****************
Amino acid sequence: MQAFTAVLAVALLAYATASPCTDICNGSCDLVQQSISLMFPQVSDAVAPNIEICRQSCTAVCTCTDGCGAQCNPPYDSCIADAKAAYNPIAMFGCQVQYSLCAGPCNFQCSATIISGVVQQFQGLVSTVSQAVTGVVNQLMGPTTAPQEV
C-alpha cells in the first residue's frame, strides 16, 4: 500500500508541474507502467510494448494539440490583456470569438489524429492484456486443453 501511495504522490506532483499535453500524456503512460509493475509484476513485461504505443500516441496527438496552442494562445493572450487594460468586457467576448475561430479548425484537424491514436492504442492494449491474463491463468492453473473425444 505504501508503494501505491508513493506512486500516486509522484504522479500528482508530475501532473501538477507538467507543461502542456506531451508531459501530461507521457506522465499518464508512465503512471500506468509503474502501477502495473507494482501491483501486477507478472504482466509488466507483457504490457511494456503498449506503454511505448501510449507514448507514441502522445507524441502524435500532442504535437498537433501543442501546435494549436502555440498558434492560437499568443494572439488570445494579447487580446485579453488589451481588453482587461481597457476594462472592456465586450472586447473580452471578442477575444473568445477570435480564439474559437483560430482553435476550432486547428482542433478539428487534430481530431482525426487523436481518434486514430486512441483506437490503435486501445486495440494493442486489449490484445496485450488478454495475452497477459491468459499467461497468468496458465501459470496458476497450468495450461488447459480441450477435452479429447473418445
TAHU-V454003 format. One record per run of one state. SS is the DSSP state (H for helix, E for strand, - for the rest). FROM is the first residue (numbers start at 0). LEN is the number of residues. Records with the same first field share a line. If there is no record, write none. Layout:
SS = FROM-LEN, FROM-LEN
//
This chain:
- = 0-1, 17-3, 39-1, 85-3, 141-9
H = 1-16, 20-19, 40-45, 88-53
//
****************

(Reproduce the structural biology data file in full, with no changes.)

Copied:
Amino acid sequence: MQAFTAVLAVALLAYATASPCTDICNGSCDLVQQSISLMFPQVSDAVAPNIEICRQSCTAVCTCTDGCGAQCNPPYDSCIADAKAAYNPIAMFGCQVQYSLCAGPCNFQCSATIISGVVQQFQGLVSTVSQAVTGVVNQLMGPTTAPQEV
C-alpha cells in the first residue's frame, strides 16, 4: 500500500508541474507502467510494448494539440490583456470569438489524429492484456486443453 501511495504522490506532483499535453500524456503512460509493475509484476513485461504505443500516441496527438496552442494562445493572450487594460468586457467576448475561430479548425484537424491514436492504442492494449491474463491463468492453473473425444 505504501508503494501505491508513493506512486500516486509522484504522479500528482508530475501532473501538477507538467507543461502542456506531451508531459501530461507521457506522465499518464508512465503512471500506468509503474502501477502495473507494482501491483501486477507478472504482466509488466507483457504490457511494456503498449506503454511505448501510449507514448507514441502522445507524441502524435500532442504535437498537433501543442501546435494549436502555440498558434492560437499568443494572439488570445494579447487580446485579453488589451481588453482587461481597457476594462472592456465586450472586447473580452471578442477575444473568445477570435480564439474559437483560430482553435476550432486547428482542433478539428487534430481530431482525426487523436481518434486514430486512441483506437490503435486501445486495440494493442486489449490484445496485450488478454495475452497477459491468459499467461497468468496458465501459470496458476497450468495450461488447459480441450477435452479429447473418445
TAHU-V454003 format. One record per run of one state. SS is the DSSP state (H for helix, E for strand, - for the rest). FROM is the first residue (numbers start at 0). LEN is the number of residues. Records with the same first field share a line. If there is no record, write none. Layout:
SS = FROM-LEN, FROM-LEN
//
This chain:
- = 0-1, 17-3, 39-1, 85-3, 141-9
H = 1-16, 20-19, 40-45, 88-53
//